That’s where part of the problem comes from, however. In order to take this aspect into account, accruing cards in Gwent feels slower than in, say, Hearthstone or Eternal. Whereas those games,  feel like they’re doling out new cards to you on a regular basis, it takes longer in Gwent simply because there’s less to actually collect. You’ll build a deck faster, but the cards will feel as if they’re coming to you slower, which means grinding it out with the same deck over and over again.

By far the biggest issue so far, however, is that the game’s strategic qualities risk undermining it’s enjoyment for those without the best cards. Like I said, Gwent is fun precisely because it avoids the lazy randomness that has come to riddle Hearthstone, but because of this, and because the game typically rewards decks that function as engines; there’s the issue where the player with the better cards typically wins a lot more often.

The randomness inherent in many card games allows weaker players to not only “catch up” or even win a game or two, but it also highlights a different kind of skill. That randomness forces players to conjure up new strategies on the fly, or to adjust old ones, the chaos baked into the game’s systems is what makes for a challenge. Randomness isn’t a particular elegant mechanic, but it does prevent stale gameplay scenarios.

In contrast, Gwent is very much a game built around enacting a plan and then sticking to it. Skellige decks built around graveyard interactions want to dump their weaker cards in round one, so that they’re ready and waiting to be resurrected back in rounds two and three for significantly more value. Northern Realms decks that are built around siege units, want to get those out early and then use “crew” cards to trigger additional benefits off of the units they’ve already played.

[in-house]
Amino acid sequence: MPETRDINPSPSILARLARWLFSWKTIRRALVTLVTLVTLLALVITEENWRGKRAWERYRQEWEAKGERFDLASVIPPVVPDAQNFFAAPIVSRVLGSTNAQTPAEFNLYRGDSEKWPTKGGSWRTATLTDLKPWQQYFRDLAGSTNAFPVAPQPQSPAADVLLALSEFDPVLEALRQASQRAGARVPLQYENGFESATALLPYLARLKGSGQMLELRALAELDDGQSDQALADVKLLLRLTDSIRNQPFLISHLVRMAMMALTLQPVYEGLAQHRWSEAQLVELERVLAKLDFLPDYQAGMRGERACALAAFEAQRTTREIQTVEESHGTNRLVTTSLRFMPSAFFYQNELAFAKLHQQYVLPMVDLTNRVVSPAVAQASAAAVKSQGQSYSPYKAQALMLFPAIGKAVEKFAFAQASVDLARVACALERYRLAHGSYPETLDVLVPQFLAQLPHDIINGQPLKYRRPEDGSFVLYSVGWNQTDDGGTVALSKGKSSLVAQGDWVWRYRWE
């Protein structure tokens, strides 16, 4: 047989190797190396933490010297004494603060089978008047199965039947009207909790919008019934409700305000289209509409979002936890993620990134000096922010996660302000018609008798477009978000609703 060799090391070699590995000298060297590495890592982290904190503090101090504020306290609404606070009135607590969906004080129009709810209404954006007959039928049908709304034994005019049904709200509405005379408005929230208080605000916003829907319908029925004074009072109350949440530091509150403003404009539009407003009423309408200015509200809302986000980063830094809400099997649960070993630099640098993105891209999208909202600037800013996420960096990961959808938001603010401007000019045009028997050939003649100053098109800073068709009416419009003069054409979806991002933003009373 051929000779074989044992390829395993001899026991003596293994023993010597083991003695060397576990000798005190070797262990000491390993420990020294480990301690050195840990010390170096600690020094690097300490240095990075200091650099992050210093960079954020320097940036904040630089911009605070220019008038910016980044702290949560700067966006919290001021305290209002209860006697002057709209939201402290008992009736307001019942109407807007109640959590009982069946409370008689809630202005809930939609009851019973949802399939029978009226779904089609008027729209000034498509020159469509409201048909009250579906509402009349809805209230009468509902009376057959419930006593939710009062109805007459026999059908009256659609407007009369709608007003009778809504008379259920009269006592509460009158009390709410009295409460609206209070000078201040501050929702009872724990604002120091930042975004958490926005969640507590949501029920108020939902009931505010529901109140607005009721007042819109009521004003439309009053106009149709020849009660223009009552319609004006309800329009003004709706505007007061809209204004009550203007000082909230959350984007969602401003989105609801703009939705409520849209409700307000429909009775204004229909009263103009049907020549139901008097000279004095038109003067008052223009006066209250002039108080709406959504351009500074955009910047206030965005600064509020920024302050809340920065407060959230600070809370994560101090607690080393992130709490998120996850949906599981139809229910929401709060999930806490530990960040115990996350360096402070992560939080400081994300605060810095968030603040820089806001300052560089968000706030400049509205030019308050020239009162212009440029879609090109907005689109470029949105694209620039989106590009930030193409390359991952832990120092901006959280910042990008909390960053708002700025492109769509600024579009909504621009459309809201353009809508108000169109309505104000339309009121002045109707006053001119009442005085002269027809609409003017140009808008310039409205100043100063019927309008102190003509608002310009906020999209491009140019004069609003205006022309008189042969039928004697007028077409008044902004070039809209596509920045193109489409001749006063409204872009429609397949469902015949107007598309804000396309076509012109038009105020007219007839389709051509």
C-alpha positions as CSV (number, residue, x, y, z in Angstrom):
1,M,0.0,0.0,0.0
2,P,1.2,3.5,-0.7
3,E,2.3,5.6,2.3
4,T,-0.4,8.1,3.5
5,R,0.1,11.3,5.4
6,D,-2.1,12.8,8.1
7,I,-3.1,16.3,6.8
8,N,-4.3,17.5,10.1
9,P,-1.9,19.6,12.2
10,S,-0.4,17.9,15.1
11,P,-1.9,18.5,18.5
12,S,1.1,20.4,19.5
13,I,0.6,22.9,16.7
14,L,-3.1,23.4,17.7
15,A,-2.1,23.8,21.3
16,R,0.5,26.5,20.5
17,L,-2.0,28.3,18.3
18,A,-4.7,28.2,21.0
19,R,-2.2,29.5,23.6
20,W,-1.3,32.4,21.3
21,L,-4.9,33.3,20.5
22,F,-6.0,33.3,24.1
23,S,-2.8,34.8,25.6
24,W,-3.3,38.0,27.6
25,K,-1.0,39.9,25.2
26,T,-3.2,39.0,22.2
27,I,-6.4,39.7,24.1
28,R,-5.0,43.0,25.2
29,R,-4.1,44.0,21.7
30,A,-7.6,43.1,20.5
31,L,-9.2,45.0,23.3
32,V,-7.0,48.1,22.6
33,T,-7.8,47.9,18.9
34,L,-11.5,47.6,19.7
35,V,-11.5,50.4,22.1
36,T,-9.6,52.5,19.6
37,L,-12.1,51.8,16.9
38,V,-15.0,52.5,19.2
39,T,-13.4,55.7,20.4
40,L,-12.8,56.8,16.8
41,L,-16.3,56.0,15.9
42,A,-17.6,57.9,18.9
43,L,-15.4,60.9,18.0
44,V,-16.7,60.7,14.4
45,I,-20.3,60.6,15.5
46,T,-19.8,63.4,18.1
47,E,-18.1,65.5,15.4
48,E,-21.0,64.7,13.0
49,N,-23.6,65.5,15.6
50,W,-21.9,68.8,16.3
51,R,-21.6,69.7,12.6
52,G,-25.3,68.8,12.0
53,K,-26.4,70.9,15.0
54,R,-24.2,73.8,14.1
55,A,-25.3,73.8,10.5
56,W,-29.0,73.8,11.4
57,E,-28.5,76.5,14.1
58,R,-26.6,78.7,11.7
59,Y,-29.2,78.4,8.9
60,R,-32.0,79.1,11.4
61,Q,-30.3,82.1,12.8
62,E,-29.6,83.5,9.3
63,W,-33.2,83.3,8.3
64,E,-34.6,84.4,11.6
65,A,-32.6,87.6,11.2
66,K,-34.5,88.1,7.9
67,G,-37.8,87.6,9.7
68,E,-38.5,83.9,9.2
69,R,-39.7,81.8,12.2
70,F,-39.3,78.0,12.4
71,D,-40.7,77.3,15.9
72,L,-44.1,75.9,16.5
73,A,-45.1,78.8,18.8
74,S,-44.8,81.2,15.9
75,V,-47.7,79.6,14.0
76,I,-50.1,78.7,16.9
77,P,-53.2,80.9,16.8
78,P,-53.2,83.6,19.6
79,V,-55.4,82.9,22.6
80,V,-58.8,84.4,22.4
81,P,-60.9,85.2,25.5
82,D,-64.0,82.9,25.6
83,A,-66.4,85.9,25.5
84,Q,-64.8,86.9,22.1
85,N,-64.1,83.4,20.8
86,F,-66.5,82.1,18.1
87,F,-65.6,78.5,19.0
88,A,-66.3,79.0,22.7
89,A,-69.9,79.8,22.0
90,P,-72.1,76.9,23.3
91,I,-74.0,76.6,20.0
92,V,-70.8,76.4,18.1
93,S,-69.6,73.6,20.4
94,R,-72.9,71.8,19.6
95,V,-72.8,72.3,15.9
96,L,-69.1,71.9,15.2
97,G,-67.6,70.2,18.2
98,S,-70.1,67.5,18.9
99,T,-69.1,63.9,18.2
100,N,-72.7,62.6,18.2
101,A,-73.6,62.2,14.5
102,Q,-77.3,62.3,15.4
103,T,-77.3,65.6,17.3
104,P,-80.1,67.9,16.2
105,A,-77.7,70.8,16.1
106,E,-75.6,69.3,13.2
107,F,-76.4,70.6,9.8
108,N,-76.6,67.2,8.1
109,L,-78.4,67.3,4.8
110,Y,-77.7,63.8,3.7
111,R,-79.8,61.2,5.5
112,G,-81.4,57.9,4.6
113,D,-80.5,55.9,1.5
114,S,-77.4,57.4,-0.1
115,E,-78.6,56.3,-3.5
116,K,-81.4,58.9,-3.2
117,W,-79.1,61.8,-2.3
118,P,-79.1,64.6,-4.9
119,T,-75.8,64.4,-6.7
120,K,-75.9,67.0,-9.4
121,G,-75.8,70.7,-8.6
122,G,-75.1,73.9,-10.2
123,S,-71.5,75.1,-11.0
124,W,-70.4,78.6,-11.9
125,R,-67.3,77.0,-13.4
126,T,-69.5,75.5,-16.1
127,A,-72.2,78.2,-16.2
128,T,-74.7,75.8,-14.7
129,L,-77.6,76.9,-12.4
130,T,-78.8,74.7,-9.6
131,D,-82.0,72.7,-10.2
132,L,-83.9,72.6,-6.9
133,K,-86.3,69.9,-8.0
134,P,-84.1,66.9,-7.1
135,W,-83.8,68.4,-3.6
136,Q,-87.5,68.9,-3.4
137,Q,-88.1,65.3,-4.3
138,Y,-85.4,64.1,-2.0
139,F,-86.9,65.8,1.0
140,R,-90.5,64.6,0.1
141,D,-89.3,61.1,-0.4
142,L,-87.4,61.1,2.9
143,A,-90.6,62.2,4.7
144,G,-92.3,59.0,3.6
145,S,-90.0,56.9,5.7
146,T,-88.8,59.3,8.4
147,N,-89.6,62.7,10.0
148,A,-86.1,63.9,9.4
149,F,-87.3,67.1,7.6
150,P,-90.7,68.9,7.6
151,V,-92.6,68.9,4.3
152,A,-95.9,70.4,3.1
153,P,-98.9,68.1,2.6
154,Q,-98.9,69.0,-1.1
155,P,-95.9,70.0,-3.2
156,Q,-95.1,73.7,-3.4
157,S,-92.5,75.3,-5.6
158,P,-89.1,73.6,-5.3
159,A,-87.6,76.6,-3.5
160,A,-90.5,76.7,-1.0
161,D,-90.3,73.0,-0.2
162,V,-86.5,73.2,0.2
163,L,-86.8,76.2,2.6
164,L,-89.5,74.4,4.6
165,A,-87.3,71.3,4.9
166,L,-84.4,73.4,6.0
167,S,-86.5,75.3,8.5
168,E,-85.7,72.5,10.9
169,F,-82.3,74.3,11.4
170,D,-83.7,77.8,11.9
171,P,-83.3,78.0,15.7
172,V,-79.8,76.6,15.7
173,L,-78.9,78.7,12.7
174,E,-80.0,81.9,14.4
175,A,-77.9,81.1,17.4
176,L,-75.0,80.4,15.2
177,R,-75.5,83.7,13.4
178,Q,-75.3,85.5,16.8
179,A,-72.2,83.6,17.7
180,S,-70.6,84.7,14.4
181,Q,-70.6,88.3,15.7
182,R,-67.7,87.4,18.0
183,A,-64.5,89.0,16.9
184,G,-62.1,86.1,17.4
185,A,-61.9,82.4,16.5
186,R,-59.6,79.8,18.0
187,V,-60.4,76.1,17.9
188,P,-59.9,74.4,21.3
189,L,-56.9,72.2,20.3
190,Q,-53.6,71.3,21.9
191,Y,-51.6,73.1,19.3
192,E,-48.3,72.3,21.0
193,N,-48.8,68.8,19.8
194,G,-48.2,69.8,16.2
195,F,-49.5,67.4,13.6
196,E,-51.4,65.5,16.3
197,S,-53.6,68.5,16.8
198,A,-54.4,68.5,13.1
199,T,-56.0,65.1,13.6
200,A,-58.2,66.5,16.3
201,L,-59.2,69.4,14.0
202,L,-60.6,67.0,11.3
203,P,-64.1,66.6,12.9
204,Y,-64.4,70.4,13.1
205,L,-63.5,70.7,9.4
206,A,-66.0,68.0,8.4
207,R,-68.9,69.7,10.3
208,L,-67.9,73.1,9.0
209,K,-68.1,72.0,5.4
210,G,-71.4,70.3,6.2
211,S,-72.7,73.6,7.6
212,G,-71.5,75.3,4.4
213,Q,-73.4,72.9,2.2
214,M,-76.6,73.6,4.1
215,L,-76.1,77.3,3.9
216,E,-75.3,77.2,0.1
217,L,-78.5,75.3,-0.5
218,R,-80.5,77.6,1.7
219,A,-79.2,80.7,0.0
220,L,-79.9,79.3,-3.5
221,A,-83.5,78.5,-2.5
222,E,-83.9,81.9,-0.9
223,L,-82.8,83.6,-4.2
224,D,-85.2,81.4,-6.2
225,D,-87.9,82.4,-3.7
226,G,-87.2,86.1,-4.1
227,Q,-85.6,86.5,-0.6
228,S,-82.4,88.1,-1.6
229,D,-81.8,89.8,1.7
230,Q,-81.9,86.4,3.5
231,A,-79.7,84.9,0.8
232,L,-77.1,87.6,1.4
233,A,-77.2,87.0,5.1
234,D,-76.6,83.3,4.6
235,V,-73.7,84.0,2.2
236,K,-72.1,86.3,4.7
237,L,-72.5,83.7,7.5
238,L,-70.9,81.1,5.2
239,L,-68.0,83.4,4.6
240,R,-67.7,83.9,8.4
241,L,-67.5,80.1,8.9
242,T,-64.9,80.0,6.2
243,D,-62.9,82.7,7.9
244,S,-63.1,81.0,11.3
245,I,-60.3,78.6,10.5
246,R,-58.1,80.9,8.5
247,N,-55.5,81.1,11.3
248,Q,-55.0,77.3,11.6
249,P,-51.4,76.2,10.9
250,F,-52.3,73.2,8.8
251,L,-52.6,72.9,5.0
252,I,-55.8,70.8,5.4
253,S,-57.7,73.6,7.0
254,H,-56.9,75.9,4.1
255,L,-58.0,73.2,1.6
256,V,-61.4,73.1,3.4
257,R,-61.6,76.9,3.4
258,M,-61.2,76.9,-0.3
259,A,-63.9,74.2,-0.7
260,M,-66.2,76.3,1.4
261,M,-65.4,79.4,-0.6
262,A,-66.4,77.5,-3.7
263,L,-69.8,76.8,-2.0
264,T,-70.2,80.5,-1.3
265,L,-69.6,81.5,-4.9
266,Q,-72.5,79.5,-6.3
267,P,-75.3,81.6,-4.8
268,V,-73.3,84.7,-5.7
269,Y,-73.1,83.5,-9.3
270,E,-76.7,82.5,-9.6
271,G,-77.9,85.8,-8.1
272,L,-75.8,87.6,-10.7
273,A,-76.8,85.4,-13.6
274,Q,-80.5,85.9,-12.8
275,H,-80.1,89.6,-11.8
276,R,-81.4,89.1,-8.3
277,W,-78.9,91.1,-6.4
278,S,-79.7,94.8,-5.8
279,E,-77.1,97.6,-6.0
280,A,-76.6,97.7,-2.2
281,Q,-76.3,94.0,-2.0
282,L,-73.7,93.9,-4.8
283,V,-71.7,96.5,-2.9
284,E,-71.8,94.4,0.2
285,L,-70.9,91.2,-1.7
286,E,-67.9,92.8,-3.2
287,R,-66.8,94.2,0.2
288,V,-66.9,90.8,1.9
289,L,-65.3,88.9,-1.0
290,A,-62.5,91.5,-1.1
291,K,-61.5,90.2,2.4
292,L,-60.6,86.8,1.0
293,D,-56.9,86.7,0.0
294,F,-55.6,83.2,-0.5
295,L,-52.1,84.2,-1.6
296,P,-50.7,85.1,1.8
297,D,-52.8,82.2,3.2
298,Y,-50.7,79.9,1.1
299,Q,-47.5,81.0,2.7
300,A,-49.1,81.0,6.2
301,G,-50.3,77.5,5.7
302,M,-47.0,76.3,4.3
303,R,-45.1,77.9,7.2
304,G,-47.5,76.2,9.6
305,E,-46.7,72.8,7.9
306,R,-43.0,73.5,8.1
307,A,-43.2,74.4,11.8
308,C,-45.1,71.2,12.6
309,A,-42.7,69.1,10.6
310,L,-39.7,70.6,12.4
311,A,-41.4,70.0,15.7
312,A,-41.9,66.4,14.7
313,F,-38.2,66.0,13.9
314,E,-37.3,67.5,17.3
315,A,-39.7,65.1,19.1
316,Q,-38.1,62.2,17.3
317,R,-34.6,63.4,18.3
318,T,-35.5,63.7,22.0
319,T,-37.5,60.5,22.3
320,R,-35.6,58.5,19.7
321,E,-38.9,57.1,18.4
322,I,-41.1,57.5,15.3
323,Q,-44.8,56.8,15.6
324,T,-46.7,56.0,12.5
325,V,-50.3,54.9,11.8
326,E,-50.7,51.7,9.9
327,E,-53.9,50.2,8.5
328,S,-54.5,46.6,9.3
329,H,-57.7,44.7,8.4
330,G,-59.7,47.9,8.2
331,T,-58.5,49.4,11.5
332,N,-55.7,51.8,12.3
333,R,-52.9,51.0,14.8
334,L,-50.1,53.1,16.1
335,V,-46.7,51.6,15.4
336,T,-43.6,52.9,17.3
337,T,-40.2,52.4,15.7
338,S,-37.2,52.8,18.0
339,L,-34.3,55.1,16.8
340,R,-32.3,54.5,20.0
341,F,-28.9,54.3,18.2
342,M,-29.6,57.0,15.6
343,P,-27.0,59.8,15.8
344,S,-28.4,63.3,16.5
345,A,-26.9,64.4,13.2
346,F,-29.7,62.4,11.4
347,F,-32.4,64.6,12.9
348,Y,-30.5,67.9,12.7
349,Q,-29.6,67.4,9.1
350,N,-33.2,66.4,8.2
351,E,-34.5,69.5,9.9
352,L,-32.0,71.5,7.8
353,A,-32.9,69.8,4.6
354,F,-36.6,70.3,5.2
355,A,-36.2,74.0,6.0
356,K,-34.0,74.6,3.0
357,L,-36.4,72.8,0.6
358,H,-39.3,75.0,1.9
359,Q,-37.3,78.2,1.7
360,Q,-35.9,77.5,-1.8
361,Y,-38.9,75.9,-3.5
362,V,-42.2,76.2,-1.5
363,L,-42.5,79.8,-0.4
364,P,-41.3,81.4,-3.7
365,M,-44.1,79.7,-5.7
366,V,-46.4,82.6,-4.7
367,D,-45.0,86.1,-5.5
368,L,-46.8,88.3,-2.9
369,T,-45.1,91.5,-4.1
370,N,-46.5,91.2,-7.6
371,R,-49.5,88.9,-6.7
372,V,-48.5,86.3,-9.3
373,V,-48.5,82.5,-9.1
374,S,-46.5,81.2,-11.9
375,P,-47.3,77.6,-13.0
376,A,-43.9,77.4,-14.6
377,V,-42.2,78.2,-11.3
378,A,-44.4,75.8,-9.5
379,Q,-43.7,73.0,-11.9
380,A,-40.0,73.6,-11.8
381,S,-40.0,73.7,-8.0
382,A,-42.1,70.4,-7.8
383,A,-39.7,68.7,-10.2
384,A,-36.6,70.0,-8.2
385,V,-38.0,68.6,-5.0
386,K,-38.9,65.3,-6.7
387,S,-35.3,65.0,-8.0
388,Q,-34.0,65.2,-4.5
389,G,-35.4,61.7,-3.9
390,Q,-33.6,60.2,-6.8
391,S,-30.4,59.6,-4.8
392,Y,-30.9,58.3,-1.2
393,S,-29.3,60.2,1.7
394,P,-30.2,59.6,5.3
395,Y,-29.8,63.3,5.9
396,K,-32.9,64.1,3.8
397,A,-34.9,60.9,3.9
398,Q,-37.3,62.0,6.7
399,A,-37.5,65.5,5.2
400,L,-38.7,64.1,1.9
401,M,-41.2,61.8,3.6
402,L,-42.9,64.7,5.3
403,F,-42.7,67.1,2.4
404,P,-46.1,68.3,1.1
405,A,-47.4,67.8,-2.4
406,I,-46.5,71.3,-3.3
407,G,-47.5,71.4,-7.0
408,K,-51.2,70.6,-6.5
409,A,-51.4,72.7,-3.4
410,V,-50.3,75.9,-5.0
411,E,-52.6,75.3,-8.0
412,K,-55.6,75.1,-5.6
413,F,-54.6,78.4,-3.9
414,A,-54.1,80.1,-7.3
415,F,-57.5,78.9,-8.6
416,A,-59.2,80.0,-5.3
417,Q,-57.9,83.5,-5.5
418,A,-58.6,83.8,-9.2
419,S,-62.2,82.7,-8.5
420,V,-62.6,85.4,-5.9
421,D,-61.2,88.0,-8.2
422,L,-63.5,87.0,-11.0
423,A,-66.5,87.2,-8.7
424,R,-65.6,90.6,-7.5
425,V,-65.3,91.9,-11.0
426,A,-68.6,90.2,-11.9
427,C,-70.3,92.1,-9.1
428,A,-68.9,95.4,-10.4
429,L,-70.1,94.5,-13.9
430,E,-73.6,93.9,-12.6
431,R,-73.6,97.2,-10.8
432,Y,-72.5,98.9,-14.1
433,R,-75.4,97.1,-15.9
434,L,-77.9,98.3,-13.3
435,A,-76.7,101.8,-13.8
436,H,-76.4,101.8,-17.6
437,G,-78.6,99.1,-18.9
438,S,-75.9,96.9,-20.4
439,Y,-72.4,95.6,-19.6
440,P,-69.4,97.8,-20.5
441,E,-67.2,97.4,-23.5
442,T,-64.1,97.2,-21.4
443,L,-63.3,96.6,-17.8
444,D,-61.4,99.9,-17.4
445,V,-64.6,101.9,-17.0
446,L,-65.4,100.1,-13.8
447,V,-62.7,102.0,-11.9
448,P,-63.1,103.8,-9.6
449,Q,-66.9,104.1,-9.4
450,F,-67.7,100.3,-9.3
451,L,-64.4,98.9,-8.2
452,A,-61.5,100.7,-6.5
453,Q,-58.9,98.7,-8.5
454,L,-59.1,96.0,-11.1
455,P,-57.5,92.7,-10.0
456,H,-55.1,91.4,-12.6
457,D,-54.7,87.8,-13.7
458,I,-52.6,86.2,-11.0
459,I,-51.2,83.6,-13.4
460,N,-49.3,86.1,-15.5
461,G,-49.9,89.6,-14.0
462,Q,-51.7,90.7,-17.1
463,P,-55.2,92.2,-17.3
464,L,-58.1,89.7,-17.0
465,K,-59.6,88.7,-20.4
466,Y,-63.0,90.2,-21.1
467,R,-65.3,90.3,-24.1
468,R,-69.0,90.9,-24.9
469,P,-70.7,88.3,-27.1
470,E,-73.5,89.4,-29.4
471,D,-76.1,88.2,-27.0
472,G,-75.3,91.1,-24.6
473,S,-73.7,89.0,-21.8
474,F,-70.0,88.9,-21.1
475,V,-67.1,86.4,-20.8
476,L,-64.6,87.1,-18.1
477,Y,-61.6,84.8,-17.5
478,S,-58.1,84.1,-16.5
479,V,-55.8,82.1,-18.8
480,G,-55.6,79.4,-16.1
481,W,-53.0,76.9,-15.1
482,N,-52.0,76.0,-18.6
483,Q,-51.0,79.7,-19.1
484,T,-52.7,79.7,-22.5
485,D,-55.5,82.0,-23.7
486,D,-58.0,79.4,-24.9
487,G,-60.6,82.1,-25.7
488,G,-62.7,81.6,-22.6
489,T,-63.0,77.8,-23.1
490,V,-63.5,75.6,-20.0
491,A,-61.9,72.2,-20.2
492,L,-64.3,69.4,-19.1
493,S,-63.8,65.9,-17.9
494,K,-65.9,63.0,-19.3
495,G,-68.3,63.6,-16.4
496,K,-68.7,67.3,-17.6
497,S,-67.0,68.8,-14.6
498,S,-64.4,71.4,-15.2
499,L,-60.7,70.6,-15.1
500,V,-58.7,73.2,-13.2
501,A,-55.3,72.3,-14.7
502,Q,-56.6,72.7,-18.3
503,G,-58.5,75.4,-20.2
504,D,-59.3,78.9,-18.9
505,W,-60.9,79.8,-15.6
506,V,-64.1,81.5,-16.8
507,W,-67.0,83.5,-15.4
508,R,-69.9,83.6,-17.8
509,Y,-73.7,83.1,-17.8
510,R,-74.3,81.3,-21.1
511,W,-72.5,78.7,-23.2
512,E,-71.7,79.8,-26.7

Obviously, to a certain degree this is the simple synergy at the heart of most card games, and it’s a good thing. However, some games of Gwent can feel futile when played against a player with stronger cards and a linear plan to their deck. Without any randomness stopping them (meaning they’ll almost certainly get to play some of the cards they want), and no real “spoiler” effects aside from a few damage cards and weather abilities, games can feel non-interactive and predetermined, as the opposing player snuffs you out with their superior card power and more potent engine.

It leads to an awkward quandary for Gwent. On the one hand, the lack of RNG is certainly a good thing, and makes for a satisfying, tactical game that rewards smart play. Yet, it also highlights the pay-to-win nature of these kinds of games even more than their more random counterparts. The moment there’s a power level difference in player’s decks in Gwent, it almost certainly begins to feel like an uphill battle.

There’s a strong basis for a solid game here. CD Project should be commended for building a CCG that’s genuinely unique and not simply a reskin or subtle change to one of the preceding game’s systems. The artwork, the different decks, and the breeziness that it all plays out make it satisfying to play but without getting bogged down in stuffy rules management.

The main issue for the game at the moment is making that grind worth going for. Players willing to part with plenty of money from the get go will likely get more from the game at the this point, which makes sense, I suppose. But, if the game is to have any lasting and long-term appeal, it’d perhaps best work at finding unique ways for games not to become too prescribed or engaged in auto-pilot.

If the good parts of the game are anything to go by, however, CD Projeckt definitely have the ability.